Engaging with TCP Code deniers

No, he’s not. ACMA Chairman Chris Chapman has asked his team to go in hard on TCP Code compliance.

Lots of individuals in Australia’s telco industry are right behind the 2012 TCP Code. But it seems that in many companies, somebody appoints themself Chief Code Denier. As part of a strong compliance effort, it’s important to engage them.

We’re not talking about people who come to terms with the Code and form some critical views in the process. We mean folks who typically know little about the Code, or ACMA’s intentions for it.

Here are some strategies for engaging with Code deniers.

Get them involved in a Code Orientation Session

You don’t necessarily need Cooper Mills to run this session, but we have done a lot of them and we know they are effective.

  • We suggest that you begin with an explanation of Australian Standard 3806. This is key to appreciating what compliance involves.
  • Then, run through the table of contents of the TCP Code, with just a few comments on major topics along the way.
  • Then, pick one Chapter and go through it in some detail.
  • Then, run through the compliance monitoring and enforcement regime.
  • Finish with some ACMA material explaining the new approach to enforcement.

We normally find that people who enter the room thinking ‘There’s nothing to this’ leave with a newfound respect for what’s involved and what’s at stake.

Get them to fill in just one Compliance Checklist

Completing a Checklist is a sobering business. We’ve had telcos report that they began believing they’d be ‘pretty much compliant’ and end up realising that 40, 50, 60% of the Checklist boxes were crosses, not ticks.

The Checklists don’t lie. If you really are ‘pretty much compliant’ they’ll tell you so. But your Code denier is likely to prove, to themselves and you, that there’s plenty of work to do.

Get them along to an ACMA outreach session

As part of its pre-enforcement strategy, ACMA has run info sessions for individual telcos. They’re constructive and useful. We haven’t been authorised by ACMA to sell tickets, but we’d guess that if a telco asked for a session it would be welcomed. The Authority is genuinely keen to engage with service providers in the interests of smooth and effective Code compliance.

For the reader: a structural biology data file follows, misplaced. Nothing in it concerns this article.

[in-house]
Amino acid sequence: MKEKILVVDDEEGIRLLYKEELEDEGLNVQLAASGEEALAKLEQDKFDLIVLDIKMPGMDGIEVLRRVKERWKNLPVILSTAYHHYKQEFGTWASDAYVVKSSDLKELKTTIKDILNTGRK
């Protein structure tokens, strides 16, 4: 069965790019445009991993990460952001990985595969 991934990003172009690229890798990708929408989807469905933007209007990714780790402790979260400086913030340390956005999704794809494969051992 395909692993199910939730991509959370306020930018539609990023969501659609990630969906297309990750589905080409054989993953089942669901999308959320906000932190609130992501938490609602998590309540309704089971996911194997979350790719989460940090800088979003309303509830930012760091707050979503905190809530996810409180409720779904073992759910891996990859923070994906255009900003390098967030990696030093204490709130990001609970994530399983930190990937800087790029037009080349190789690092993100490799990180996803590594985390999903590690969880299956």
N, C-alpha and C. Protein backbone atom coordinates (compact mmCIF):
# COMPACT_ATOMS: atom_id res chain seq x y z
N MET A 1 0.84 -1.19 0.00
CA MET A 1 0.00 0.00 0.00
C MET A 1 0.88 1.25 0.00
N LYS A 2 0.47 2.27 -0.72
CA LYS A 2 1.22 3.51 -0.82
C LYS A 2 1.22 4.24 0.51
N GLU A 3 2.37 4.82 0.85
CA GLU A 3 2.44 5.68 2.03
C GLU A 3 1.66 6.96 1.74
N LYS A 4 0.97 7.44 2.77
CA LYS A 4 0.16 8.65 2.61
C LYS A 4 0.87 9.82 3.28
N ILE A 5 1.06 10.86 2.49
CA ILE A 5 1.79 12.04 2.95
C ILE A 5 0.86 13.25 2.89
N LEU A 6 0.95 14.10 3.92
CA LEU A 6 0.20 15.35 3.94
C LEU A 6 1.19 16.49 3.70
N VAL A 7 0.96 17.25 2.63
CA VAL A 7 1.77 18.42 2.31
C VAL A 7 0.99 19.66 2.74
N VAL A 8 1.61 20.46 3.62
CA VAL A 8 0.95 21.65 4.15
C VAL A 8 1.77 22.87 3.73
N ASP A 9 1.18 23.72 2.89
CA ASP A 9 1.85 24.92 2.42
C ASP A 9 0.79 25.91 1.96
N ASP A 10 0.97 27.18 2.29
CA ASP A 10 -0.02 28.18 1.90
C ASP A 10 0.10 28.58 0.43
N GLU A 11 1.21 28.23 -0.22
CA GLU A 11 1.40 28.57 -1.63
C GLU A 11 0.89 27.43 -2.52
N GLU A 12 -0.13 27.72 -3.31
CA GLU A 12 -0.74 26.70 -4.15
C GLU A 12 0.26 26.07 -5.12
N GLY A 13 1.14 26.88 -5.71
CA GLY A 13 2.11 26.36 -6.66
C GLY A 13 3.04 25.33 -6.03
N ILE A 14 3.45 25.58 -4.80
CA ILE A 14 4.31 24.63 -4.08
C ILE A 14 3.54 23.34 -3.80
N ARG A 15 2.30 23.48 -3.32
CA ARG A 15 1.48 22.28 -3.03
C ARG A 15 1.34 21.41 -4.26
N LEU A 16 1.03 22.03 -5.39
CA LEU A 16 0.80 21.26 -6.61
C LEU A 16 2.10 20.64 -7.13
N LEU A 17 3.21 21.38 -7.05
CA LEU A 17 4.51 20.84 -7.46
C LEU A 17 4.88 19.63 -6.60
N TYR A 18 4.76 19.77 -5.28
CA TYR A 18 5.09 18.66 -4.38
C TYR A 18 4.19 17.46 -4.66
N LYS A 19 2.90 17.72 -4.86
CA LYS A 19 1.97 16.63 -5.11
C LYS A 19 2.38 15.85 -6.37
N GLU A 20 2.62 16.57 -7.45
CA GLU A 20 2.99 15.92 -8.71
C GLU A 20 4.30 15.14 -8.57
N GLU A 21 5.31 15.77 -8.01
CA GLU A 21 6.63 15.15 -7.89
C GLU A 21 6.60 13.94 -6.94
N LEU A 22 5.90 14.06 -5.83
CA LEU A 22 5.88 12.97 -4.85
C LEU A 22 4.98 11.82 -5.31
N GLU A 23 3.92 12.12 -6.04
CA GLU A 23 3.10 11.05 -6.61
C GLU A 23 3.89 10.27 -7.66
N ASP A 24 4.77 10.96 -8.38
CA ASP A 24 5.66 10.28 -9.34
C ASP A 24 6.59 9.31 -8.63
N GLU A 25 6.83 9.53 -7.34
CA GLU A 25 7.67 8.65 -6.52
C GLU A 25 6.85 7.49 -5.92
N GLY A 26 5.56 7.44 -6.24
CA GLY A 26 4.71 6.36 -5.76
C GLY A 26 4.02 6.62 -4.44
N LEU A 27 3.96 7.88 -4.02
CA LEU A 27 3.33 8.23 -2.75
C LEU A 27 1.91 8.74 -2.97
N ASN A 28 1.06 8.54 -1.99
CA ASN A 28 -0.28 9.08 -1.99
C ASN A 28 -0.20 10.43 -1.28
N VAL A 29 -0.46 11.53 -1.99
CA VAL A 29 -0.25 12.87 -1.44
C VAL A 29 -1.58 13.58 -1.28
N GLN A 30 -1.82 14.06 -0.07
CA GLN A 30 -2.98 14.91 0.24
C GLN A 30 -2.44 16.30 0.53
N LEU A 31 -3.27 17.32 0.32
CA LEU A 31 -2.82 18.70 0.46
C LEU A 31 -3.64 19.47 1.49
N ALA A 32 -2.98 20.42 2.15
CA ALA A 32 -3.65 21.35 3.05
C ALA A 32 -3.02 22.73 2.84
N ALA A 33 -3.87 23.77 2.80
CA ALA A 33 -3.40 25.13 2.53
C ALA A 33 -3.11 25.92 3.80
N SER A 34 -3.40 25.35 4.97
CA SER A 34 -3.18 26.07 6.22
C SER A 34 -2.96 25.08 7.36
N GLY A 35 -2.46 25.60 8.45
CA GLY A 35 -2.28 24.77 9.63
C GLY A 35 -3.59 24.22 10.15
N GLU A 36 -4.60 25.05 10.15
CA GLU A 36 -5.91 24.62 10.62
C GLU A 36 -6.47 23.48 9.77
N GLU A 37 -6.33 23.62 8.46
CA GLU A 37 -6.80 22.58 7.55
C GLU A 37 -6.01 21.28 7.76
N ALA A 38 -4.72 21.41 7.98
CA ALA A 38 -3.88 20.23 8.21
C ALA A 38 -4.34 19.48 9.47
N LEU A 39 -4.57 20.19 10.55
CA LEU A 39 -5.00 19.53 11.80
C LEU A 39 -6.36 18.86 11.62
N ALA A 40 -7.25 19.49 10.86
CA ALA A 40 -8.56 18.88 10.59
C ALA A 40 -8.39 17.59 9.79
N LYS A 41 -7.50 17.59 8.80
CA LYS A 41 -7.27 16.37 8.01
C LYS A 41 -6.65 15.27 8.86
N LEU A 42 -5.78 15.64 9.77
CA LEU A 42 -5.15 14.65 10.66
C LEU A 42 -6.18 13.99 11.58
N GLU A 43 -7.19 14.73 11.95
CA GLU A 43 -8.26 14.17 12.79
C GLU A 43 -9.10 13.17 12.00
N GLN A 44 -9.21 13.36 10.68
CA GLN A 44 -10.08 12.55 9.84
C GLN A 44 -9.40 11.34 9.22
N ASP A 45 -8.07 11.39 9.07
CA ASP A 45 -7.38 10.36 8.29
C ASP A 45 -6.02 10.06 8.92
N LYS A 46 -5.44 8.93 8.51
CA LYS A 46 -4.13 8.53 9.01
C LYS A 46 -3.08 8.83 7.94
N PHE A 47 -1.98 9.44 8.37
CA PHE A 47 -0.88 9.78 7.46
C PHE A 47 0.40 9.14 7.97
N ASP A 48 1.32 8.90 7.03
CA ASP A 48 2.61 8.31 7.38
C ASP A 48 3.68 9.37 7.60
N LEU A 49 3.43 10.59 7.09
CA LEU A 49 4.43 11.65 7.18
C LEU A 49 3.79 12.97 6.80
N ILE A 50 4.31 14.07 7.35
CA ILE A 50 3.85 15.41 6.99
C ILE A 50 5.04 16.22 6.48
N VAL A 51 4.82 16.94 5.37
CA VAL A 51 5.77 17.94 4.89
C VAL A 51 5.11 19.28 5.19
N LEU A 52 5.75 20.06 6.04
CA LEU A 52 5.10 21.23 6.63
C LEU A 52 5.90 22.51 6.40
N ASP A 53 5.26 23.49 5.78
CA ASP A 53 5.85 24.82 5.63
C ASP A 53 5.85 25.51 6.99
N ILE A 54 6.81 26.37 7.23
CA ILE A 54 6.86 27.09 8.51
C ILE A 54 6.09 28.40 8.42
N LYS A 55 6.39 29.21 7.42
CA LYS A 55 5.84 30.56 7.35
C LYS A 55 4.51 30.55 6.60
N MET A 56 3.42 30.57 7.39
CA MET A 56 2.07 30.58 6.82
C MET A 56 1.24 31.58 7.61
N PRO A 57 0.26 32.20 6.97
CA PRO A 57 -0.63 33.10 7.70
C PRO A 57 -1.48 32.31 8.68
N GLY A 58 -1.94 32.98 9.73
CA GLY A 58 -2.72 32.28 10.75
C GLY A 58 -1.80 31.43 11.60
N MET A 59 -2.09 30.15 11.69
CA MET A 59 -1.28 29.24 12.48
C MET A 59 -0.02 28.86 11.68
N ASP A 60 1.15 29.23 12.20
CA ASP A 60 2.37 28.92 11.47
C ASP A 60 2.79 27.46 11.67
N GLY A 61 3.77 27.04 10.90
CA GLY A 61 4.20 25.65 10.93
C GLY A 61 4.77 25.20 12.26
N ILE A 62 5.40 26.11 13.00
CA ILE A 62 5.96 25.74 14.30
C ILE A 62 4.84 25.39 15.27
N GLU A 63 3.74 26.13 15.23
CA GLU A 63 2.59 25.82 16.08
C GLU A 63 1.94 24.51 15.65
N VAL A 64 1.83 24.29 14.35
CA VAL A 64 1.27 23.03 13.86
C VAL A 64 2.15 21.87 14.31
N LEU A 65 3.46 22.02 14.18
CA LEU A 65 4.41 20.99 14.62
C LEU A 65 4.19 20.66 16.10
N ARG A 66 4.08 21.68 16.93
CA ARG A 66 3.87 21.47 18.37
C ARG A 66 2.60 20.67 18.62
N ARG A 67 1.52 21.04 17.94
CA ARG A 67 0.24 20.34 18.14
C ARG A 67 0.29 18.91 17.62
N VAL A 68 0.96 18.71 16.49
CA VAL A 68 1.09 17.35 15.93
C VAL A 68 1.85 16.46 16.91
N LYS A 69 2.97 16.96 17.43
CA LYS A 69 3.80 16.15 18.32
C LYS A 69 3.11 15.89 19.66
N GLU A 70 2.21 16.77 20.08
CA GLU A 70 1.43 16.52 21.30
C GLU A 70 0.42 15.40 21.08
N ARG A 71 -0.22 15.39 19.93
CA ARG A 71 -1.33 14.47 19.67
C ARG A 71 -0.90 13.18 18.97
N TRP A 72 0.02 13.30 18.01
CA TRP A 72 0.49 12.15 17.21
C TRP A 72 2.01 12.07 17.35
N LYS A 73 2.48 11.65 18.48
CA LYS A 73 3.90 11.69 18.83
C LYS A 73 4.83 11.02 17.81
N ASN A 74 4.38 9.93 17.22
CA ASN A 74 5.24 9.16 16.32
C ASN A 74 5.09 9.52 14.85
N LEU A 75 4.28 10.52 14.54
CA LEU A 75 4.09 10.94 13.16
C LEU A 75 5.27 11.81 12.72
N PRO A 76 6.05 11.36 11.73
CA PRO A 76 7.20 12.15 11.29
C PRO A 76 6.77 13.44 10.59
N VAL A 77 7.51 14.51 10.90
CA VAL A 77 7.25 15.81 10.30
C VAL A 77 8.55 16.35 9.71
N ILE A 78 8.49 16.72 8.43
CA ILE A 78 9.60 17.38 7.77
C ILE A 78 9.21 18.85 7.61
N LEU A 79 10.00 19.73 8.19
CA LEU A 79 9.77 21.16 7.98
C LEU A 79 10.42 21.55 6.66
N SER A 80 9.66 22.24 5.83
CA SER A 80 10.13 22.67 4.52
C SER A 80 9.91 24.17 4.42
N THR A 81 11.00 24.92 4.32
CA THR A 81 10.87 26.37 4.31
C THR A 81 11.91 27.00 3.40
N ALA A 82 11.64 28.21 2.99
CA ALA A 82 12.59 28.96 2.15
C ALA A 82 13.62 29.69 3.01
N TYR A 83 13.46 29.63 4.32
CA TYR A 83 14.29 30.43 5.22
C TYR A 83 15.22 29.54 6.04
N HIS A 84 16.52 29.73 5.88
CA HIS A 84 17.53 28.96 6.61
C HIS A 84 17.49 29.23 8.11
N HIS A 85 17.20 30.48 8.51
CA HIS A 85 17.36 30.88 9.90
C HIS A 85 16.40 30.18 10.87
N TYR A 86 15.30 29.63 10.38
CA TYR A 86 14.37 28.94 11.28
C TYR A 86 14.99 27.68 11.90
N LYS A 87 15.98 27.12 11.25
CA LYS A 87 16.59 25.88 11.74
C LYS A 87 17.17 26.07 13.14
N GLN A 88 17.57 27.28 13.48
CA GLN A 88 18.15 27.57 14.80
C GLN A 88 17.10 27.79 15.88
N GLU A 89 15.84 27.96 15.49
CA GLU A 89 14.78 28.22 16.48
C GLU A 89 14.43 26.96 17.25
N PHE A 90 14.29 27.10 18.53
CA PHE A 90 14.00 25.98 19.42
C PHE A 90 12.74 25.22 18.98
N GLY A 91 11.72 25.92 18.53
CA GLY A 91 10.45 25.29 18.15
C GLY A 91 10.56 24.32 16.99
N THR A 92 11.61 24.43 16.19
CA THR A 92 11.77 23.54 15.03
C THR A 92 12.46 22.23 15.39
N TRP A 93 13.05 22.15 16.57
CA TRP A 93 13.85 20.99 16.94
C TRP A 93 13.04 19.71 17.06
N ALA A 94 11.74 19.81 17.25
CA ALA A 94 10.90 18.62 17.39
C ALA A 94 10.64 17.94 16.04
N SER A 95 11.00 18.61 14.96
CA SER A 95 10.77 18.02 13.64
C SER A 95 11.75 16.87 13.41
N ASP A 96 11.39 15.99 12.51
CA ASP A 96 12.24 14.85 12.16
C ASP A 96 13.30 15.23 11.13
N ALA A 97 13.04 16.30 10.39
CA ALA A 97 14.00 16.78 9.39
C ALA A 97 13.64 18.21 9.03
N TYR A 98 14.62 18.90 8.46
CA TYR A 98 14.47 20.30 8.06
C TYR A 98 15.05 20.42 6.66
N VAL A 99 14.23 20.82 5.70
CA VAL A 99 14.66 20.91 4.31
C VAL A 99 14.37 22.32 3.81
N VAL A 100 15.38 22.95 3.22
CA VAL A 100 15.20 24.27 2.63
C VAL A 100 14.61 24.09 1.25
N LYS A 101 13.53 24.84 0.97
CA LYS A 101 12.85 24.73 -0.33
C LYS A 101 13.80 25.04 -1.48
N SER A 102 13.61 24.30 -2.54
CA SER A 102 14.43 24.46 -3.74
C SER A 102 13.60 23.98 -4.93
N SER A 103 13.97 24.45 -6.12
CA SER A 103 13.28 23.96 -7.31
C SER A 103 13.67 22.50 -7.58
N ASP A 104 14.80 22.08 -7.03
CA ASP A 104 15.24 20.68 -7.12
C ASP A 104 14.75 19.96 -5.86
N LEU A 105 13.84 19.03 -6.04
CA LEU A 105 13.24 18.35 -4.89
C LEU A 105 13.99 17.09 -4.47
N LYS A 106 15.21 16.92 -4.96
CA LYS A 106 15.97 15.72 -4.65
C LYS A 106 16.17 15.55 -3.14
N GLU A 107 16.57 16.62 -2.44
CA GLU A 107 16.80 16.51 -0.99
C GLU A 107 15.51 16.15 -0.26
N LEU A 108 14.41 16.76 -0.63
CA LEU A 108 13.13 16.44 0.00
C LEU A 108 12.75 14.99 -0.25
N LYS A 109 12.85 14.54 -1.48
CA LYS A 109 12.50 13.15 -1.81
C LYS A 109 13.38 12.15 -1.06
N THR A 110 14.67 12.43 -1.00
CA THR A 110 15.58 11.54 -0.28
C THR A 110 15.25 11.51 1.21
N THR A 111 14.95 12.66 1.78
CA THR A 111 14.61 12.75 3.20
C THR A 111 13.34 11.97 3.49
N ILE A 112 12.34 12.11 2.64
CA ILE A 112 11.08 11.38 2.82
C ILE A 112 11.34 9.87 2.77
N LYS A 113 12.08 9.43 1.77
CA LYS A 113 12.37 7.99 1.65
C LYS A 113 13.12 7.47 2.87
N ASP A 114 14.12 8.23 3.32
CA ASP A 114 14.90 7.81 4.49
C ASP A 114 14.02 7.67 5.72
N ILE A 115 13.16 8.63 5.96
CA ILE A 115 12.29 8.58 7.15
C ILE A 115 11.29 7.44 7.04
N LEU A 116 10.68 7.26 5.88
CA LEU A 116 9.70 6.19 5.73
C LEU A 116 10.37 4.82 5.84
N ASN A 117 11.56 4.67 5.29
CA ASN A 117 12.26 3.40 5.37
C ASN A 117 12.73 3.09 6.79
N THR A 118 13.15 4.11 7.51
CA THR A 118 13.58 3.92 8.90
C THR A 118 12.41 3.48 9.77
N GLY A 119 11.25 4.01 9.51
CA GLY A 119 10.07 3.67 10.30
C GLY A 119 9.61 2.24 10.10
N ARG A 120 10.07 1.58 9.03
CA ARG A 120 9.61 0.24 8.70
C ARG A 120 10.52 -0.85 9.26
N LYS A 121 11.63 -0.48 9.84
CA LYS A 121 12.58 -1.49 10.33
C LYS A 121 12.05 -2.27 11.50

Let ACMA do most of the talking, and you don’t even have to make the denier wear an ‘I’m the problem guy’ badge. You’ll all walk away with the sense that this time, ACMA is serious about extracting Code compliance from the industry.

A particular case: The offshore stakeholder

Many Aussie telcos have a stakeholder who lives outside Australia. It could be an investor, or the people that run the captive call centre.

There’s often a fundamental failure by people in this position to appreciate that Australian consumer protection law is as developed, and extensive, and powerful as it really is.  They really don’t ‘get it’.  And they certainly don’t appreciate how heavily and seriously regulated the retail telco industry here is.

The first thing is to recognise that’s their perspective.  An easy way to pick them is by mentioning a regulatory compliance budget of, say, $20k for the coming year.  If they choke, they have no idea of the business regulatory environment you’re working in.

It’s essential to change their view, or you’ll constantly be hobbled in your efforts to keep the business out of the way of the regulatory bus.

Try pointing out the extreme powers that Australian regulators have, and the fact that those powers have been regularly increased over the last five years.  Run some of the heavy telco fines past them, and the fact that one commercially successful telco was regulated out of existence recently … google VIPtel.

Consider getting them over to Australia for some good meals (preferably not at the Melbourne cafe advertising ‘Chapman’s Chicken’) and a reality check on Australian regulation.

One way or another, you need them on board the effort.




About Peter Moon

A telco lawyer with a truckload of experience
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